The Innocents Is the Most Netflixy Drama Yet

The new eight-part supernatural series about teenagers on the run feels like a weaker mishmash of other streaming hits.

Sorcha Groundsell and Percelle Ascott in 'The Innocents'
Sorcha Groundsell and Percelle Ascott in The Innocents (Netflix)

If The Innocents isn’t the most Netflixy dramatic series ever made, it’s at least a contender. It’s the kind of show where every element feels directly lifted from another Netflix hit and mashed up into a slightly awkward creation. There’s the doomed but touchingly pure teenage romance (13 Reasons Why). The young couple running away together with minimal planning and for reasons that are lightly sketched at best (The End of the F***ing World). The misfit with strange gifts being pursued by a doctor with vague intentions (The OA). And the fact that about two hours of actual plot is stretched out into a much puffier whole, and that the action rolls at such a gradual pace that even the actors seem to have visibly aged by the series finale (add your own example—there are plenty to choose from).

It doesn’t really help that the premise of the show only becomes totally clear in Episode 5, more than midway through the eight-episode season. The early episodes are rooted around June (the newcomer Sorcha Groundsell) and Harry (Percelle Ascott), two teenagers living in a rural community in the north of England. June chafes at the restrictions imposed by her controlling stepfather, John (Sam Hazeldine); Harry is emotionally exhausted by caring for his father (Philip Wright), who appears to have dementia.

Harry and June write each other sweet but nonspecific love letters that they hide in an atlas at school, in which they opine about soon being free to forge their own identities. “I’ll never tell you who to be,” Harry tells June. Later, he reminds her, “We both ran away to stop being trapped. To be who we wanted to be.” Then again in the same episode: “We can start again like we promised each other. Now we can be whoever we wanna be.”

But who is that, exactly? It’s a question complicated by the show’s twist, unveiled at the end of the first episode, when June has a seizure and morphs into the form of an adult man after he grips her wrist. Whomever she might have wanted to be, it’s likely not Steinar (Jóhannes Haukur Jóhannesson), a burly Norwegian who most resembles a ginger Hagrid, and who was trying to kidnap June to transport her somewhere far away. To say June’s unexpected change destabilizes the relationship is an understatement. Now, she and Harry have to flee their parents and Nordic kidnappers while trying to find out more about what causes June to transform into the shape of other people.

Teenage dramas have long used supernatural themes as metaphors to explore the real issues young adults deal with, most notably Buffy the Vampire Slayer and the Twilight series. In The Innocents, the show’s creators, Hania Elkington and Simon Duric, seem compelled by questions of identity, and how appearance leads to people being perceived a certain way in the world. But the show doesn’t fully explore these themes, focusing wholly on plot and neglecting to flesh out its characters. How did June and Harry fall in love? What do they like about each other? How do they experience situations differently as a white girl and a biracial boy? How do June’s experiences shift when she changes shape? There are so many cultural threads to unravel with shape-shifting as a premise, but none are picked up.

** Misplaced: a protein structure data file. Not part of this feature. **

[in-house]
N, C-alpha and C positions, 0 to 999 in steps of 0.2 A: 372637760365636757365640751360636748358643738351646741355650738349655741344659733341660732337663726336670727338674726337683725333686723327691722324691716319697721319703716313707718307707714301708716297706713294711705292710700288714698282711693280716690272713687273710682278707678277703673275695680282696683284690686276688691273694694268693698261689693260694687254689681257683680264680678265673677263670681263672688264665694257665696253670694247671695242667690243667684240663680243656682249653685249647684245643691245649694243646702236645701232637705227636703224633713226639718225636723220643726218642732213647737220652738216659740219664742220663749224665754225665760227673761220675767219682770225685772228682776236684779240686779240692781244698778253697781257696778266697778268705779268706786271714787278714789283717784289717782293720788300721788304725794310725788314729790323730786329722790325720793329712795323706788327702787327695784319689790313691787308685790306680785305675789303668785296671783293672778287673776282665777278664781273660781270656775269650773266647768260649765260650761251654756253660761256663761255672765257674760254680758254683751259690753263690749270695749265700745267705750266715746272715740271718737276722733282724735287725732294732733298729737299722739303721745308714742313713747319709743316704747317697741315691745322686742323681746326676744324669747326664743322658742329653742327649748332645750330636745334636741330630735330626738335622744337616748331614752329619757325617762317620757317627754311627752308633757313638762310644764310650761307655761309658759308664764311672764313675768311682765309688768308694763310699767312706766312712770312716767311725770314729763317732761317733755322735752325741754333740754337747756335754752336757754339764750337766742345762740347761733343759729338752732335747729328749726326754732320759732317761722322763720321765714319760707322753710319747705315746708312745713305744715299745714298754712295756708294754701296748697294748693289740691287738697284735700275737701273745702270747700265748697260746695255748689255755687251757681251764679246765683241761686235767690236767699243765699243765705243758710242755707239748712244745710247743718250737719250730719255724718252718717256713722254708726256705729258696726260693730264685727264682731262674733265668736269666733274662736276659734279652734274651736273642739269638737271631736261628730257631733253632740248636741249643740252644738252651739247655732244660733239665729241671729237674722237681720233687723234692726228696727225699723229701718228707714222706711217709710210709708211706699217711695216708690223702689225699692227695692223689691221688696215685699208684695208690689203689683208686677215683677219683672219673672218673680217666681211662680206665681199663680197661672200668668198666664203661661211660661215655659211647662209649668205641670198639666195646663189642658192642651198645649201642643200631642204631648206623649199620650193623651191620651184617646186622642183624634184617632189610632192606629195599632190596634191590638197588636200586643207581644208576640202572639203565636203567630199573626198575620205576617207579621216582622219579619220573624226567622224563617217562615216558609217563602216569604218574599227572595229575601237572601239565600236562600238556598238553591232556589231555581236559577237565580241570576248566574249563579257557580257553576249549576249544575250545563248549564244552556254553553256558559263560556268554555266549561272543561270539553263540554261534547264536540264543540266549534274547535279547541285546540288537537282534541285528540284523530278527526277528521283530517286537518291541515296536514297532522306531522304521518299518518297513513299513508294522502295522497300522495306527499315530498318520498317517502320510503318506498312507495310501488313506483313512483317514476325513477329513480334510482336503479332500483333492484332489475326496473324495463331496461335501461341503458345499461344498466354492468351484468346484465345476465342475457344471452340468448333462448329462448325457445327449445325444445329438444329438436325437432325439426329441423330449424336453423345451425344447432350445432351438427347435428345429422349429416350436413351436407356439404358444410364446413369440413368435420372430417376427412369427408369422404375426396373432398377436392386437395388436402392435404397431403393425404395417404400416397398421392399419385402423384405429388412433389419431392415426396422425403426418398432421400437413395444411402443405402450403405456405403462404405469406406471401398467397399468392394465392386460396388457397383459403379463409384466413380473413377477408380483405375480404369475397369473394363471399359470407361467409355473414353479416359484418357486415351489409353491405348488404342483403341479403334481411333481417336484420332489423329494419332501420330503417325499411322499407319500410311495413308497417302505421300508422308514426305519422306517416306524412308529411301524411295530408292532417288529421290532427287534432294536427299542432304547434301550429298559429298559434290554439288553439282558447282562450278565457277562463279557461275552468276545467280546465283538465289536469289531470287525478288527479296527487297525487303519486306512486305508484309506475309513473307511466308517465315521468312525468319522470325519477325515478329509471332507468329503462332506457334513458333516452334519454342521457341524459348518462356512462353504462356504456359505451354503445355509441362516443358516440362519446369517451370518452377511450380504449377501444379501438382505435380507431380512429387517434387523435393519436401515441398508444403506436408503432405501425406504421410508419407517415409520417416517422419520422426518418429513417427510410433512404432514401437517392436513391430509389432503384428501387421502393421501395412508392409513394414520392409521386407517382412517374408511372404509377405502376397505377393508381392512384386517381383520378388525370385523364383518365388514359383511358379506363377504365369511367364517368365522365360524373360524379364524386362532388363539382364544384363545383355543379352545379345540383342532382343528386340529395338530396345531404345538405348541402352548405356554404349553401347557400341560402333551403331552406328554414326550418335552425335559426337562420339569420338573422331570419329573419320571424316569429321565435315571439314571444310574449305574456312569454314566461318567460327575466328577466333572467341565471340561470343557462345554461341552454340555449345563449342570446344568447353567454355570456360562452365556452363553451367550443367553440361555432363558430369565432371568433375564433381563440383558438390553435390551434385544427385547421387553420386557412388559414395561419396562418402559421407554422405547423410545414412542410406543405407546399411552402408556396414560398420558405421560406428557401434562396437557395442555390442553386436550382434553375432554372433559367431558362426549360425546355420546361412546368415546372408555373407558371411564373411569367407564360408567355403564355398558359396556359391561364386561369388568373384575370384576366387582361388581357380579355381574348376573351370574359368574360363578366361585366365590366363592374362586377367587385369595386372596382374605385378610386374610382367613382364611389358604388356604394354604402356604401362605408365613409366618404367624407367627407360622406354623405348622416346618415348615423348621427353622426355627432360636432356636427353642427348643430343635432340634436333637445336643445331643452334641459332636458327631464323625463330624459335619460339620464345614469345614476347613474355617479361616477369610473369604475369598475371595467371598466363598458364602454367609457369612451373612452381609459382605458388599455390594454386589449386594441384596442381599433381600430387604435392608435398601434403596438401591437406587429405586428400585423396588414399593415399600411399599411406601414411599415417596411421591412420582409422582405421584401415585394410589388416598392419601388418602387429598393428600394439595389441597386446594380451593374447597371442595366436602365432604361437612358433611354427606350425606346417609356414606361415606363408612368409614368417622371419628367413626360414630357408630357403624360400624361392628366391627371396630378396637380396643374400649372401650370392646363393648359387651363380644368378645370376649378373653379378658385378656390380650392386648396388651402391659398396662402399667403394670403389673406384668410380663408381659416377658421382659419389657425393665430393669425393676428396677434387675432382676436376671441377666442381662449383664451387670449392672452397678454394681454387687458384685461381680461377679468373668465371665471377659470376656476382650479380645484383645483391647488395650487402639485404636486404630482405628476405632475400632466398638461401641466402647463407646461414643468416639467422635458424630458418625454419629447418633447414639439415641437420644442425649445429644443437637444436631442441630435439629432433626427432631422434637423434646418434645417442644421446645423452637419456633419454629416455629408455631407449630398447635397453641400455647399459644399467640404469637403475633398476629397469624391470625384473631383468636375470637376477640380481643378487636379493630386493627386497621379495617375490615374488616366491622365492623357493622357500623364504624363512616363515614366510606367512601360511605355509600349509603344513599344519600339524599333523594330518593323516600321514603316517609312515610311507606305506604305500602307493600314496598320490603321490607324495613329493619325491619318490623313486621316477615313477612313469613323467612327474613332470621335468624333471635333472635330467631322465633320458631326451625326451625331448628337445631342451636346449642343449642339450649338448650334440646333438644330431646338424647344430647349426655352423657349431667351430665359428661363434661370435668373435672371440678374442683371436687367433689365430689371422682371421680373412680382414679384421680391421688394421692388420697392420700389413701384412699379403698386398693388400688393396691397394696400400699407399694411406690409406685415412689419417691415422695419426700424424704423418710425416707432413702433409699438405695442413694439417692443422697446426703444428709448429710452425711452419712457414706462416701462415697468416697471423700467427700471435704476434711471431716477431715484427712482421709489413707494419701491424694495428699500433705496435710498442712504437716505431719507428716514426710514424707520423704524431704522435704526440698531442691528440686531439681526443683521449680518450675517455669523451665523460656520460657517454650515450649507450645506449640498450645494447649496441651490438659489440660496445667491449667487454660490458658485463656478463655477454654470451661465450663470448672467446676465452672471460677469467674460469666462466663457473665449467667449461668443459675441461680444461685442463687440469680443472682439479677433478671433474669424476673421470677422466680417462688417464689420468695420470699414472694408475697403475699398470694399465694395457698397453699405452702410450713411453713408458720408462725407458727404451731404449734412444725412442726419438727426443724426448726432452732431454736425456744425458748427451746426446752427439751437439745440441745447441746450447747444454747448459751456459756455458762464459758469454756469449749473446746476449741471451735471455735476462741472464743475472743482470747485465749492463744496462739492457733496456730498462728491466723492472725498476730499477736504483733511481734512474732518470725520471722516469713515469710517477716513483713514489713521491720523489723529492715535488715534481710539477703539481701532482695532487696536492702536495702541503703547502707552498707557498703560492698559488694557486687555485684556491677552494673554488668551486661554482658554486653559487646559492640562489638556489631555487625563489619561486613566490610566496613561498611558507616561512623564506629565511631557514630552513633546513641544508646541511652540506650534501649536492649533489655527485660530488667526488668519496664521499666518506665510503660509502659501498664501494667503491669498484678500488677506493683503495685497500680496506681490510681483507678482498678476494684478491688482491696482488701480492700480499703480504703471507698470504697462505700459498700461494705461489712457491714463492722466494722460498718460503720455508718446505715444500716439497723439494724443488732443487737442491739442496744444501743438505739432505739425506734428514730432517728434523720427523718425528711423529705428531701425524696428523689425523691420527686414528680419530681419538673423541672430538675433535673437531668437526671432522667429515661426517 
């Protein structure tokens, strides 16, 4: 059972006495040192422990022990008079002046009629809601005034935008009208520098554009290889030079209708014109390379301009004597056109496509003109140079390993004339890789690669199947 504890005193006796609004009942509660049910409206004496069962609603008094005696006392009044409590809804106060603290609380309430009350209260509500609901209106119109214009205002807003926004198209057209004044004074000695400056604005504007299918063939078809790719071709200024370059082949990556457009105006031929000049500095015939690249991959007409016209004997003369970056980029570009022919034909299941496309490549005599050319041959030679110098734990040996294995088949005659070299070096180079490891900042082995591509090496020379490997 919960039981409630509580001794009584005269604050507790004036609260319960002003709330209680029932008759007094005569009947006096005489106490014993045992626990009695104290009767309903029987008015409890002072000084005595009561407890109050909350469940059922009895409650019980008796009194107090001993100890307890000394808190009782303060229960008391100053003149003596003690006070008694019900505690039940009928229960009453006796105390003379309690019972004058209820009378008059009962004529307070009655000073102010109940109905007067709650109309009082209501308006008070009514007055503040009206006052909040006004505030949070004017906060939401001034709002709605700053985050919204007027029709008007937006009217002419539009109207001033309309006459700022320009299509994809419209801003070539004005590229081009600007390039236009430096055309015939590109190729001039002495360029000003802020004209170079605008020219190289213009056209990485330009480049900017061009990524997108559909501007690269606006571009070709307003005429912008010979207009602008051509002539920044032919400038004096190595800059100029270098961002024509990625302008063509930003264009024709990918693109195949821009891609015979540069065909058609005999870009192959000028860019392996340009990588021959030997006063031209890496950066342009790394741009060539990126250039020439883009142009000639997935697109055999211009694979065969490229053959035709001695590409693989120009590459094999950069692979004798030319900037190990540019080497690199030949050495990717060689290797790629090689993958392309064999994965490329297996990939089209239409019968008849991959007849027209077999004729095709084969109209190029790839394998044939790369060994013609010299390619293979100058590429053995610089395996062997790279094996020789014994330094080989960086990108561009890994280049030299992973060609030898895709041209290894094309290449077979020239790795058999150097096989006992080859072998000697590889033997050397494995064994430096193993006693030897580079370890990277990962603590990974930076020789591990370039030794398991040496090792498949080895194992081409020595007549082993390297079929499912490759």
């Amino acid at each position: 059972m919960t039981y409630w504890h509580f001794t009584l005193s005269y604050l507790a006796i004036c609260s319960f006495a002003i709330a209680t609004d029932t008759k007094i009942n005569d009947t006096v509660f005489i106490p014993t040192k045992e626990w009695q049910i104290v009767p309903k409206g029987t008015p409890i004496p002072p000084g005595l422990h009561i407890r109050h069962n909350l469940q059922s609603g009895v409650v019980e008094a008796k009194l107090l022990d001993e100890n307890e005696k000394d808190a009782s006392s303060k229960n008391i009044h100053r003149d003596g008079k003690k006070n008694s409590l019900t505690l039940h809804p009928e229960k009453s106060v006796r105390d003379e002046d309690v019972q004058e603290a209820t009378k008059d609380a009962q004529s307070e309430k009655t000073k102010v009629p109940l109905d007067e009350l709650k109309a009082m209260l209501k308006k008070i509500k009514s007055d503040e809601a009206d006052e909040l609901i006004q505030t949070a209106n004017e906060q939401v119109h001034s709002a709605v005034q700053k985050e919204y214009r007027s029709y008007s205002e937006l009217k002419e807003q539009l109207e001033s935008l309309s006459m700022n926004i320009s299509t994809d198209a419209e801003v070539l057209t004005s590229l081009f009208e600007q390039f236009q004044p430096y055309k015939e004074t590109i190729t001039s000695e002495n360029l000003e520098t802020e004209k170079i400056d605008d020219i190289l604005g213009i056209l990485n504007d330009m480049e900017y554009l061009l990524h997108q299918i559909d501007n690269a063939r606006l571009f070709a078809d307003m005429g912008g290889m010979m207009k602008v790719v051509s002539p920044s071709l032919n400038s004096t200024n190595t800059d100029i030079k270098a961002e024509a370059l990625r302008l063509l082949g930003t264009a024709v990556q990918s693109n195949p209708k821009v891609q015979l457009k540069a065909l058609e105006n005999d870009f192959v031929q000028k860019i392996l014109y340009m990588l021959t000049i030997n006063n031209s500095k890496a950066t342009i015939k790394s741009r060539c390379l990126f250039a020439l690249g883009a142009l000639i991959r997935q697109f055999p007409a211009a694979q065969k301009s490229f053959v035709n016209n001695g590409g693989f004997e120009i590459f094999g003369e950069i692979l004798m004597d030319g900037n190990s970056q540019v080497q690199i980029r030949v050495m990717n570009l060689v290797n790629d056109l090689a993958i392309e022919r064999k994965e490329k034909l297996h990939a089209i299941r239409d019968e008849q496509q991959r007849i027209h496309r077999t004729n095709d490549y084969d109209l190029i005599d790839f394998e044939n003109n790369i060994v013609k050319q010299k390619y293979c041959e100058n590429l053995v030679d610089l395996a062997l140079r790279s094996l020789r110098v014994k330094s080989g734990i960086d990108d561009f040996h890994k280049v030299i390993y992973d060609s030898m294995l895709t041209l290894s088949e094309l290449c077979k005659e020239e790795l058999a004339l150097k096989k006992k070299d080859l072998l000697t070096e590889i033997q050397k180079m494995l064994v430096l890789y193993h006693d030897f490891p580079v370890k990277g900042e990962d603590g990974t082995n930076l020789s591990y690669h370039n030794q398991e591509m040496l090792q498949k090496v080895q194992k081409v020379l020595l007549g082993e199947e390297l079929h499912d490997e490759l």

The other half of The Innocents is set on an isolated Norwegian island, where a charismatic doctor (Guy Pearce) has founded an institute to investigate women who can shape-shift just like June. There’s a strange, pseudo-sexual dynamic at work between the doctor and his patients that’s engaging, but it feels for the most part like it belongs in a different show. There are also myriad unanswered questions that more attention to character would help with. (Why does Pearce’s Dr. Halvorson have a Norwegian name if he barely speaks Norwegian?) The handful of flashbacks that exist serve only to advance the story, not to deepen what viewers know about who these characters are.

The series is loaded with strong performers, and Groundsell and Ascott are plausibly charming and naive as the innocents of the show’s title, constantly being threatened with corruption by menacing drug dealers and opportunistic predators while they’re on the run. Pearce is pleasingly enigmatic as Halvorson. Playing Kam, a girl whom June and Harry encounter on their travels, The Missing’s Abigail Hardingham is riveting in her supporting role, offering some sense of the trauma and angst that come with feeling imprisoned by your own body.

By the end of the eighth episode, it becomes clear that the series is positioning its characters for a second season. It’s less clear whether viewers will demand one. Last week, Rolling Stone’s Alan Sepinwall interviewed Netflix’s vice president of original programming, Cindy Holland, about the problem of Netflix-show structure in an illuminating conversation about the future of streaming television. The primary reason so many streaming dramas sag in the middle, Sepinwall argues, is that creators have shifted away from having to craft distinctive individual episodes, and have defined their streaming shows instead as eight or 10-hour movies to be binged. The Innocents is palpable proof of how widespread this approach has become, but also how hard it is to actually pull off.